Before the soloist appeared on the platform we learned that the programme sequence would now be changed to Liszt, Schumann, Scriabin and Bach, swapping the original positions of Schumann and Bach. Alexandre Kantorow’s recital was labelled “Through Heaven and Hell” and still opened with Liszt’s Dante Sonata, where we witness the poet’s traversal of Hades in L’Inferno. For the Presto agitato first subject, a sort of chromatic wailing of the shades, Liszt indicates five-bar pedals, a huge blurring effect, which suggested rolling thunder in Kantorow’s account, as did the fff double octaves decorating the chorale. The difficulties sound infernal enough, and only a Mephisto of the keyboard could master them this well. But somehow this Fantasie quasi Sonata seemed louder, longer and lower in compositional stature than it is.

Alexandre Kantorow
© Fondation Louis Vuitton | Martin Raphael Martiq

If the Dante Sonata was hell, there was plenty of heavenly playing to come, including in Schumann’s Piano Sonata no.1 in F sharp minor. Kantorow relished Schumann’s obsessive rhythmic tics, the slow movement Aria was an exquisite broad cantilena, and for once the wayward finale sounded a coherent conclusion. Not every moment of rubato convinced, but that happens with spontaneous playing of the sort Schumann demands.

Scriabin’s Vers la flamme was inspired by his conviction that a constant accumulation of heat would ultimately cause the destruction of the world, a notion once deemed eccentric that now seems prescient. This short piece takes us over a continuous and eventful crescendo ‘towards the flame’. Kantorow’s virtuosity was suitably incandescent; he took the enormous leaps and compound metre in his stride, as he did the long, double-note trills in the final pages, a sort of cosmic quivering heralding final extinction. Has Vers la flamme ever had as compelling a performance? Hearing this was, in TS Eliot’s phrase, “To be redeemed from fire by fire”.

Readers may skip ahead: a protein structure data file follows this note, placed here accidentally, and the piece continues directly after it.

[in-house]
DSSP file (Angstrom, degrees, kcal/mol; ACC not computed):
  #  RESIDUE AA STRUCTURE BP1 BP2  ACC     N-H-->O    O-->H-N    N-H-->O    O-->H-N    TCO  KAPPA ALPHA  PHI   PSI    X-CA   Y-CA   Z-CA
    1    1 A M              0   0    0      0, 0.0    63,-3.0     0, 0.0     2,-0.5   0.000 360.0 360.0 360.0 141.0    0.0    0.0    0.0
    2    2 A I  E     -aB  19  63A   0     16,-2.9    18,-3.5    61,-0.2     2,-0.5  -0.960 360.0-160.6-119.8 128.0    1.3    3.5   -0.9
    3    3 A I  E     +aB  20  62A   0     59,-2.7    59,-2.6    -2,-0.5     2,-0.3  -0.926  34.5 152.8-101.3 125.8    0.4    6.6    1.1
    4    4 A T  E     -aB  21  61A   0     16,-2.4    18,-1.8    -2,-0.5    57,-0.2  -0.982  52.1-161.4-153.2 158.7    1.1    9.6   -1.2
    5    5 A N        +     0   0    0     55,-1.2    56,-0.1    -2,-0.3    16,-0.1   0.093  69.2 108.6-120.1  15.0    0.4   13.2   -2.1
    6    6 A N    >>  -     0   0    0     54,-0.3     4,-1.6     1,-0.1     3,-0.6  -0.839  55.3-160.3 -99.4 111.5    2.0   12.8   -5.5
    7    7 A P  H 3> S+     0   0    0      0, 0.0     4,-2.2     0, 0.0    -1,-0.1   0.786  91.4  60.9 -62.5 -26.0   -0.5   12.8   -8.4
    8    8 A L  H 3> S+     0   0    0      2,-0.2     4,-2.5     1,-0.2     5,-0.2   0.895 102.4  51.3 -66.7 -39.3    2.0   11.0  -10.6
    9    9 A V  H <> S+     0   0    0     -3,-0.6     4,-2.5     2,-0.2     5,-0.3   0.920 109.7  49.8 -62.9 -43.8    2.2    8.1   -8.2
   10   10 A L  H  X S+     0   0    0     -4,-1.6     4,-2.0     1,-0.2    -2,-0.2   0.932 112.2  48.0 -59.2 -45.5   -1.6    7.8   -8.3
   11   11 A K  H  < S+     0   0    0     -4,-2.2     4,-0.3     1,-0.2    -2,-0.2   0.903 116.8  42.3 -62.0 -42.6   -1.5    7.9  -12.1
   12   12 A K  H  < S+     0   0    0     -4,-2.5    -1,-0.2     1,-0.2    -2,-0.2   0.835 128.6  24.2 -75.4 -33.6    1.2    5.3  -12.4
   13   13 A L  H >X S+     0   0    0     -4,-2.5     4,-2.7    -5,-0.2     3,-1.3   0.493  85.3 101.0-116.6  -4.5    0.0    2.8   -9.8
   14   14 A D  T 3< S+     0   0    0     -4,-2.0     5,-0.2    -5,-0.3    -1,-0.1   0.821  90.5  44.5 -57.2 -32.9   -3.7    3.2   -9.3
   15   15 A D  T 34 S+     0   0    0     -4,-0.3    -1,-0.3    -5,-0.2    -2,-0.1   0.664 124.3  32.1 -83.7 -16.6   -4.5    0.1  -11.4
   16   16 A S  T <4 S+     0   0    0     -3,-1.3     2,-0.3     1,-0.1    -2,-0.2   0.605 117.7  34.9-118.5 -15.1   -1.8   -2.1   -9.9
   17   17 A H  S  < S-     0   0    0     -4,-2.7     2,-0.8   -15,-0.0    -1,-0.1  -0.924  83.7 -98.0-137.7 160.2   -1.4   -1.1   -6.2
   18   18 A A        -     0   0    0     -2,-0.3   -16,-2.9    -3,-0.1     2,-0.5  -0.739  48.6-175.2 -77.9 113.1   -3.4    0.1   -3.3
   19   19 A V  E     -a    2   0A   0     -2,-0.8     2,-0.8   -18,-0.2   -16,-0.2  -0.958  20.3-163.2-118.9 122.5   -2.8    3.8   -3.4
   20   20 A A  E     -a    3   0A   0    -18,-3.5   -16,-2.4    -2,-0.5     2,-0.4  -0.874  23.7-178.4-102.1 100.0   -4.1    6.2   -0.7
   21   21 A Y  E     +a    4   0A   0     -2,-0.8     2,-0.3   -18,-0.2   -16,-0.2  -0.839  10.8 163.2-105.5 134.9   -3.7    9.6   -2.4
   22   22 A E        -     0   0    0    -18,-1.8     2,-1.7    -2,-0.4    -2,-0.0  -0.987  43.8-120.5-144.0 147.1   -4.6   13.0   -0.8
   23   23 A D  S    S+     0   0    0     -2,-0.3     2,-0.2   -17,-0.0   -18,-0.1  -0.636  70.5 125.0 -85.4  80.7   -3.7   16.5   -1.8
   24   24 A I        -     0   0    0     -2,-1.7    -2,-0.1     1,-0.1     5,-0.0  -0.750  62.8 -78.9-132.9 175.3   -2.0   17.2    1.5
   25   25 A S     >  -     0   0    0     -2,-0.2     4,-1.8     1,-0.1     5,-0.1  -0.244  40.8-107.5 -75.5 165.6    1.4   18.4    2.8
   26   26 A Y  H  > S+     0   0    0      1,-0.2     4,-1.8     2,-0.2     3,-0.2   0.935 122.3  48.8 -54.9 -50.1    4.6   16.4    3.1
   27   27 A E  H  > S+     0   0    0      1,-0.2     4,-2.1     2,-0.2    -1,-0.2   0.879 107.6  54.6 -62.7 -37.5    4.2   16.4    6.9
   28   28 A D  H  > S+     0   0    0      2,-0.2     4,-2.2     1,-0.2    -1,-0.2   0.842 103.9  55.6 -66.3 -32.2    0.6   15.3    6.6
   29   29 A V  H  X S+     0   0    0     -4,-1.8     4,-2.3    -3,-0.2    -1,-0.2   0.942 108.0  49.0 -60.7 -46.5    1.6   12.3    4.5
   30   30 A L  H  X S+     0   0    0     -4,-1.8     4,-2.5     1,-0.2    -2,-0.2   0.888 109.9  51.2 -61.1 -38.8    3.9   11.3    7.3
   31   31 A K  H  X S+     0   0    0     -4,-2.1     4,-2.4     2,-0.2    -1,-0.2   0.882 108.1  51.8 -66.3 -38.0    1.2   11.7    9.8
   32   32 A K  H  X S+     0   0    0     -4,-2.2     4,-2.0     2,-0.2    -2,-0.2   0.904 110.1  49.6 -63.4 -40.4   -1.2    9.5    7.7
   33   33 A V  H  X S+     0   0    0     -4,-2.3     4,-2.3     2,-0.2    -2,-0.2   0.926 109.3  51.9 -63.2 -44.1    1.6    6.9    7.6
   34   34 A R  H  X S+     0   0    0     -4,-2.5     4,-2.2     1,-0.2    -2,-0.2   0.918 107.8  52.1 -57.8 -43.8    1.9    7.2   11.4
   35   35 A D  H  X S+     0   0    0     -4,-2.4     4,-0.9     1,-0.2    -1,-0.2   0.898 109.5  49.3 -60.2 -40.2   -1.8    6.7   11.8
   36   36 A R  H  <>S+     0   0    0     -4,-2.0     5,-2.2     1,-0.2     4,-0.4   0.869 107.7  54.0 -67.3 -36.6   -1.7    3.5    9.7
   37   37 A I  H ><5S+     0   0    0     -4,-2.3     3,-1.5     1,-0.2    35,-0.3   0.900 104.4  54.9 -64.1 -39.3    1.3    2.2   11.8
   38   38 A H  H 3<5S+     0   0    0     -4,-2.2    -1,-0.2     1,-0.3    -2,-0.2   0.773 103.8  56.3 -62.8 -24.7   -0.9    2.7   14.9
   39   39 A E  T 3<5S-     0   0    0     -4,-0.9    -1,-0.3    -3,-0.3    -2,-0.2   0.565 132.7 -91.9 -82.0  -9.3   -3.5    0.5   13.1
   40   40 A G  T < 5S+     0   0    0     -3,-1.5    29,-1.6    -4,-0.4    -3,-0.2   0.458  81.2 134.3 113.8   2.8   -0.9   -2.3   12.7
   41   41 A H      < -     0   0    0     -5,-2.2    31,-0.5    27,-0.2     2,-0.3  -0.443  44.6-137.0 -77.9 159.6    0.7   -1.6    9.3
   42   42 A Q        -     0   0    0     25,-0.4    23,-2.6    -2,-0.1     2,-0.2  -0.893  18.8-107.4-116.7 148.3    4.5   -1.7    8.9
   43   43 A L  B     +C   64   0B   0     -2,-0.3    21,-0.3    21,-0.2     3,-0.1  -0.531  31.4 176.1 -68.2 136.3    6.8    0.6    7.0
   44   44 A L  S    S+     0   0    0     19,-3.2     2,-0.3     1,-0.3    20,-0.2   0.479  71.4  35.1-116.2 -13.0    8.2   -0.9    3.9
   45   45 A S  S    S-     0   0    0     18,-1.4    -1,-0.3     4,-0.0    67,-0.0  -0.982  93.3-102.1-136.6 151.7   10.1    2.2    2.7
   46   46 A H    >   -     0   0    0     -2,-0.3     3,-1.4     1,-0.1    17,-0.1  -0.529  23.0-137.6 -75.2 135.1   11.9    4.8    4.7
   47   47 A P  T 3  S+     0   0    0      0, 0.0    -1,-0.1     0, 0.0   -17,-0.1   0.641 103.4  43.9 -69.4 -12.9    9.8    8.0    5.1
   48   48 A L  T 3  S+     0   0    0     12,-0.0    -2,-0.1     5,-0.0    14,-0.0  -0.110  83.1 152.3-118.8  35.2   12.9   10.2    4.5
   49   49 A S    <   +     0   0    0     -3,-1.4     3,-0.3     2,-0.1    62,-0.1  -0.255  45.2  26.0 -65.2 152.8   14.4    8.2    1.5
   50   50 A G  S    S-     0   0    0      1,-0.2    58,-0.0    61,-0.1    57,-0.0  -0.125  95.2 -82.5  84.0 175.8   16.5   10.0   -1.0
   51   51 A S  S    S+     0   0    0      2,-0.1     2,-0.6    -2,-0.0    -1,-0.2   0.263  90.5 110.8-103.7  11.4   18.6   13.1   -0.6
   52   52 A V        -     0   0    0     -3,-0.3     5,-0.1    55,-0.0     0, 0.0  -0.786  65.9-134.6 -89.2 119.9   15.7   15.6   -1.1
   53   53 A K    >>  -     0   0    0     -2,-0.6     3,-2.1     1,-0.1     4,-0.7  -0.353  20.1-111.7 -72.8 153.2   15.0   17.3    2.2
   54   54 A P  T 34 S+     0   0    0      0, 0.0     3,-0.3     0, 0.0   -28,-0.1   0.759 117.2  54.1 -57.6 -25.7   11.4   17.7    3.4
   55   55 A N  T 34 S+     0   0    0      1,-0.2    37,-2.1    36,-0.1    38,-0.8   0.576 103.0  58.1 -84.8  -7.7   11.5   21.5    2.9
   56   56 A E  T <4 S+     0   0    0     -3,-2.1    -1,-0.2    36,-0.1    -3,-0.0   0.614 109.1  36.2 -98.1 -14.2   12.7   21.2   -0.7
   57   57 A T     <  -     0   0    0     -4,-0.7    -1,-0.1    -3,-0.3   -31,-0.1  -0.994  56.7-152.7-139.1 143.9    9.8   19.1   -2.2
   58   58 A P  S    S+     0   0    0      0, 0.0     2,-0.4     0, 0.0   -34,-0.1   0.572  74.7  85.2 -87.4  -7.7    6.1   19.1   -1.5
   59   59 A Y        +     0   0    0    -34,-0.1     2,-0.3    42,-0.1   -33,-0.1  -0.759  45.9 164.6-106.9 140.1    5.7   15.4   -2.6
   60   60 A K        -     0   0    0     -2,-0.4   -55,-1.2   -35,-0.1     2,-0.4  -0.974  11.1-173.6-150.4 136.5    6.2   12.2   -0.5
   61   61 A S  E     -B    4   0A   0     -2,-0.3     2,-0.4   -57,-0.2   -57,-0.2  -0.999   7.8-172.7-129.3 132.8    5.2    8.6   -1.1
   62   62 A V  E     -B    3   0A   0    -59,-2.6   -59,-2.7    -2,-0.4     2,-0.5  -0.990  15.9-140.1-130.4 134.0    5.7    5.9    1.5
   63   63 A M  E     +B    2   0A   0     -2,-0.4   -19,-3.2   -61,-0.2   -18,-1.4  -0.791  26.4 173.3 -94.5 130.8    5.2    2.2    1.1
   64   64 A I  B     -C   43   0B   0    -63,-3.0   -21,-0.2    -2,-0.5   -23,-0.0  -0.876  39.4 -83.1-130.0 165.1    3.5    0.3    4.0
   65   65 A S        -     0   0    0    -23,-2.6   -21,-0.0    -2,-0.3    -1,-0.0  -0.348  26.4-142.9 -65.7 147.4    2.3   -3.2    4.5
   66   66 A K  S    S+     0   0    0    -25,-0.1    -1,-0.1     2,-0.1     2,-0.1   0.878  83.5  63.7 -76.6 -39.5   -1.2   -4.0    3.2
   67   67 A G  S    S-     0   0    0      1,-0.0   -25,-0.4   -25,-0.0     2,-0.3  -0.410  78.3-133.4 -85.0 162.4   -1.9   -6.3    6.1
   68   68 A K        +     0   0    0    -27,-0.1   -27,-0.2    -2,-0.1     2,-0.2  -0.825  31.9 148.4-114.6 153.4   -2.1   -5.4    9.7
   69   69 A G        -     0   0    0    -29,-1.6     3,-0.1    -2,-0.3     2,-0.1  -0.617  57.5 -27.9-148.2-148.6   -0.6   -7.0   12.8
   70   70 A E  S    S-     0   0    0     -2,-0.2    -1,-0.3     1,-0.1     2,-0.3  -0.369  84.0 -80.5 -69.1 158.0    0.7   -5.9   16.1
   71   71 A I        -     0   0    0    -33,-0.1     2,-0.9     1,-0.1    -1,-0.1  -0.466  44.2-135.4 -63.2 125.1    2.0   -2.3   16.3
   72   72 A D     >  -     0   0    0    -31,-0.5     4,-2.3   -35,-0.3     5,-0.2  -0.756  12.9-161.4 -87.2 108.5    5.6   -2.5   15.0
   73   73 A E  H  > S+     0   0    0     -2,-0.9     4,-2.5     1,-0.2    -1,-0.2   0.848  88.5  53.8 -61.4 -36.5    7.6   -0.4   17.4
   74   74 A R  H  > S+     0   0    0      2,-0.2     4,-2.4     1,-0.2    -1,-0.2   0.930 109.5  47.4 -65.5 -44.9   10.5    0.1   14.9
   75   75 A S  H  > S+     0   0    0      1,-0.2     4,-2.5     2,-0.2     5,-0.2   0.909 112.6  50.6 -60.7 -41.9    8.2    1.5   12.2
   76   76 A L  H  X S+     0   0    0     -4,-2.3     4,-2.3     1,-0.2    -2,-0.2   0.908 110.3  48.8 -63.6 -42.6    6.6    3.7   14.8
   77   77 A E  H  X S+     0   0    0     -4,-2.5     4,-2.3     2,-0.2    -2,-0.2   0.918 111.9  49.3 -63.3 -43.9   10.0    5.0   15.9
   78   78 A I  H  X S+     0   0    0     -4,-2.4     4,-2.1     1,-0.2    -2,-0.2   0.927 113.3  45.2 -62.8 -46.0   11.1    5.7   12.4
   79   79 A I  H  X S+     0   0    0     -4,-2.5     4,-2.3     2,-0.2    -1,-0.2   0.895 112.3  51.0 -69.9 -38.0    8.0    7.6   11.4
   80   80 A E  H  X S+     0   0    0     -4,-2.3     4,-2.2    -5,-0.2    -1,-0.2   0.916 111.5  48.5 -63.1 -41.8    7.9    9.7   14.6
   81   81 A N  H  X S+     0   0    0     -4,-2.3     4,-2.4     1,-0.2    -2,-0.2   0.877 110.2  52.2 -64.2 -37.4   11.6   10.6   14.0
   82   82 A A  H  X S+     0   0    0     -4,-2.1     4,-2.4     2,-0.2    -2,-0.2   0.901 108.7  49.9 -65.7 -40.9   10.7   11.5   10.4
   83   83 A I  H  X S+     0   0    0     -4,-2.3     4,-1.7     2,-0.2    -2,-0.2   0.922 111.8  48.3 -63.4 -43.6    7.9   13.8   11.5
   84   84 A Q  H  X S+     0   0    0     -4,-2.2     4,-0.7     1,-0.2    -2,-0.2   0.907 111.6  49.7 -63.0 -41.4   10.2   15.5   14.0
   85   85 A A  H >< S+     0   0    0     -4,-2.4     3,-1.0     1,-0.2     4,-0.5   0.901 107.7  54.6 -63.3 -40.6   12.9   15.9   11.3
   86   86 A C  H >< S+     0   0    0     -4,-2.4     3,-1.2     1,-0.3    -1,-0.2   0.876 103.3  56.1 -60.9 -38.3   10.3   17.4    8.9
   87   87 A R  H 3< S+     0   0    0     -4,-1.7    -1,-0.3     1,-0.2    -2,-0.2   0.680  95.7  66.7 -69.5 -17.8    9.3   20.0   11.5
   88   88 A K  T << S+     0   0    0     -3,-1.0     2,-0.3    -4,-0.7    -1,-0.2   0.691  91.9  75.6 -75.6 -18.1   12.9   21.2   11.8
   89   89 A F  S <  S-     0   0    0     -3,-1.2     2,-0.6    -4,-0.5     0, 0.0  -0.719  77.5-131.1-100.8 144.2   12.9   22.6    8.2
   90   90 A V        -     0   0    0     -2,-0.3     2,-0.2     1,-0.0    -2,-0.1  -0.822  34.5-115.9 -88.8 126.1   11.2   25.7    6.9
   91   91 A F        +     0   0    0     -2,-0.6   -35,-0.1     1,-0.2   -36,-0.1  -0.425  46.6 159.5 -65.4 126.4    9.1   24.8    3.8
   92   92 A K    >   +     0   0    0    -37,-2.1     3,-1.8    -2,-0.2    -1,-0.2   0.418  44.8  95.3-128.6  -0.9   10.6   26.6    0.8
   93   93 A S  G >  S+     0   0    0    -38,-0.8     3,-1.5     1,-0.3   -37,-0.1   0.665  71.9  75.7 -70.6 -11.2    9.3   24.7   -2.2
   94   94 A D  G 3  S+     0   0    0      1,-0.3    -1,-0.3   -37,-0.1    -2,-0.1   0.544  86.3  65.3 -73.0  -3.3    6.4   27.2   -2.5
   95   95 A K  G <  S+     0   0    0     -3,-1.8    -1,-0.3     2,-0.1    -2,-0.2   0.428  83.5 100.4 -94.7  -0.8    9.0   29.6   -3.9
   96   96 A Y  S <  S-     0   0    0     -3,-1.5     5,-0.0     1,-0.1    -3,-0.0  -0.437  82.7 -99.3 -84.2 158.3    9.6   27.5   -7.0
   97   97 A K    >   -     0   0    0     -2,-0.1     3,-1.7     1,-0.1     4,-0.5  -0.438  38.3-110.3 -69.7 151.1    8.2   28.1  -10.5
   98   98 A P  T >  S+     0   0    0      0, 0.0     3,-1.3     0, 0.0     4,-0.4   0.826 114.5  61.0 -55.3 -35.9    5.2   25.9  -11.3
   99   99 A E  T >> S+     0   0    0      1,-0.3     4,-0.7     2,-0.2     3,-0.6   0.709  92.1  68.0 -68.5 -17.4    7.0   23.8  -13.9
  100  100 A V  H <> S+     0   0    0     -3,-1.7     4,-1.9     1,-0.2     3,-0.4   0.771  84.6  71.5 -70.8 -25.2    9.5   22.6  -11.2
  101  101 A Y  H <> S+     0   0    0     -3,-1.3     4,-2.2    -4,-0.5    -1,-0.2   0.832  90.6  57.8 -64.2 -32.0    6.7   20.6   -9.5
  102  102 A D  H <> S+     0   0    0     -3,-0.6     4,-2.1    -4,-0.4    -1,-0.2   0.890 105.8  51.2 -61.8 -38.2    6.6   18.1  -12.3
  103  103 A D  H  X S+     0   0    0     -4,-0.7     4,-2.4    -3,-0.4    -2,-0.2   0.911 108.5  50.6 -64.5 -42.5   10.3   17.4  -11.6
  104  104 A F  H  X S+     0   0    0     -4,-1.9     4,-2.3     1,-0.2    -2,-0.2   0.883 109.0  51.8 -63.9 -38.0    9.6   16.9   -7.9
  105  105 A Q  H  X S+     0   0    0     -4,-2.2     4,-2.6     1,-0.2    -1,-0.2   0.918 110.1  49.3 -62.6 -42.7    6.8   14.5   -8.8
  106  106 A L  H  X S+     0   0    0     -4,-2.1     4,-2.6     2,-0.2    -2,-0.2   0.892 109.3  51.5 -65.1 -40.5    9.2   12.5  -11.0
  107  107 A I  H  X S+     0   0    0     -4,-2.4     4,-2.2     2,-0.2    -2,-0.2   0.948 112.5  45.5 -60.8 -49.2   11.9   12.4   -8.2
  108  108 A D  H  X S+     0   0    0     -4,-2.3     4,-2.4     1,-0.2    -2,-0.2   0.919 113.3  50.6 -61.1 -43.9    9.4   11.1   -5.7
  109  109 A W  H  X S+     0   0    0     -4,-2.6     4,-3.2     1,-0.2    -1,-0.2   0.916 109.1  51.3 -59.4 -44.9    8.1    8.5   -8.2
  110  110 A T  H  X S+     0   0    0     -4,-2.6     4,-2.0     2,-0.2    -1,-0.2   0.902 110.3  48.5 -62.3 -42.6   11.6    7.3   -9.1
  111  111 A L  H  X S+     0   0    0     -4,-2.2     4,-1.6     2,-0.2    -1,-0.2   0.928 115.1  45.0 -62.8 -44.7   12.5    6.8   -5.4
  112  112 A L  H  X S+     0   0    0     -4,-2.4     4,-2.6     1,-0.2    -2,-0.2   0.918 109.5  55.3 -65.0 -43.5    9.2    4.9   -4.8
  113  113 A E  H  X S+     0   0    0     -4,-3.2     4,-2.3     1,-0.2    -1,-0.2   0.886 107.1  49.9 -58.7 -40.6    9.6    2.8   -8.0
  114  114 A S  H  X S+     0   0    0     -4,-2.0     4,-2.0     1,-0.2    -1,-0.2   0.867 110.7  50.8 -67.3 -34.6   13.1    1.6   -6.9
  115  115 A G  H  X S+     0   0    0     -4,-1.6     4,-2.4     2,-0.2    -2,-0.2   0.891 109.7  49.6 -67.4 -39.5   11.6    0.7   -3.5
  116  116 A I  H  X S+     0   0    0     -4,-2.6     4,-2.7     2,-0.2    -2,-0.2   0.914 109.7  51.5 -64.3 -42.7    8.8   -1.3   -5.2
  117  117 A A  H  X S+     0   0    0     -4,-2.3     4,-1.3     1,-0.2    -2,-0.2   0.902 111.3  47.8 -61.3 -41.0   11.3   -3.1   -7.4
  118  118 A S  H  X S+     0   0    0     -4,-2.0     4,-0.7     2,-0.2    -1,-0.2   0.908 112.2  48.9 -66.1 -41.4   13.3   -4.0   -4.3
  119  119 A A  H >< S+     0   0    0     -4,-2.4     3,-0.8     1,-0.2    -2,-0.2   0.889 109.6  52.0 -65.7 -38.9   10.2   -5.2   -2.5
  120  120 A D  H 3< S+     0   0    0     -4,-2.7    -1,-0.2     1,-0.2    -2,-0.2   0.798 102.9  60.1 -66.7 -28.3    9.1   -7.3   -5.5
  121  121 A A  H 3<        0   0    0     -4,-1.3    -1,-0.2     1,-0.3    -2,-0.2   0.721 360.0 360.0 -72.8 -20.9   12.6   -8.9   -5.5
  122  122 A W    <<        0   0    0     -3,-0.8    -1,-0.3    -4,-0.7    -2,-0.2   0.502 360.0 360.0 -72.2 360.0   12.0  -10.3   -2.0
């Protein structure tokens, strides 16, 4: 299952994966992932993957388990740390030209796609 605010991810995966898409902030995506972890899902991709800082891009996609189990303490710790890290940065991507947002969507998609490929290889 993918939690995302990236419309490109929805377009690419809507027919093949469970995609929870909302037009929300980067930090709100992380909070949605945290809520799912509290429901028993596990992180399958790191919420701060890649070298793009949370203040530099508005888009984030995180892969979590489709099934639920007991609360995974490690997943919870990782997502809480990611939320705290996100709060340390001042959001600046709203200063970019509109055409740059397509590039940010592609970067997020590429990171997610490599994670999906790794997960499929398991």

The stunned, packed audience dared not applaud as Kantorow remained motionless at the keyboard, then began his final piece. What could follow the end of the world but a glimpse of Elysium? From Scriabin’s purgative conflagration there emerged the celestial logic of Bach’s Chaconne from his Violin Partita no. 2 in D minor – did this return to the key of the Dante Sonata prompt the change of sequence? Brahms’ piano arrangement is for left hand alone – who ends a piano recital with a work for one hand? But it is a glory of Baroque instrumental music, Brahms rises magnificently to the challenge, and so did Kantorow. His control of tone and line, and sheer concentration, paced the 32 variations so that they unfolded with cumulative power, with the major key middle episode beautifully sounded on the keyboard. The playing in the final pages seemed to achieve a state of grace, so the audience let the benediction settle before the ovation swelled.

In addition to re-sequencing his programme, the pianist had cancelled the interval, so had been sitting at the piano for over 80 minutes. But he offered encores nonetheless. In Stravinsky’s Firebird, that creature is described as “all gold and flames” and Guido Agosti’s transcription of the finale makes a noble apotheosis. Finally, a recital that began with Liszt’s Dante Sonata from the Italie volume of his Années de Pèlerinage returned to that same publication for a beguiling account of the Petrarch Sonnet no.104.

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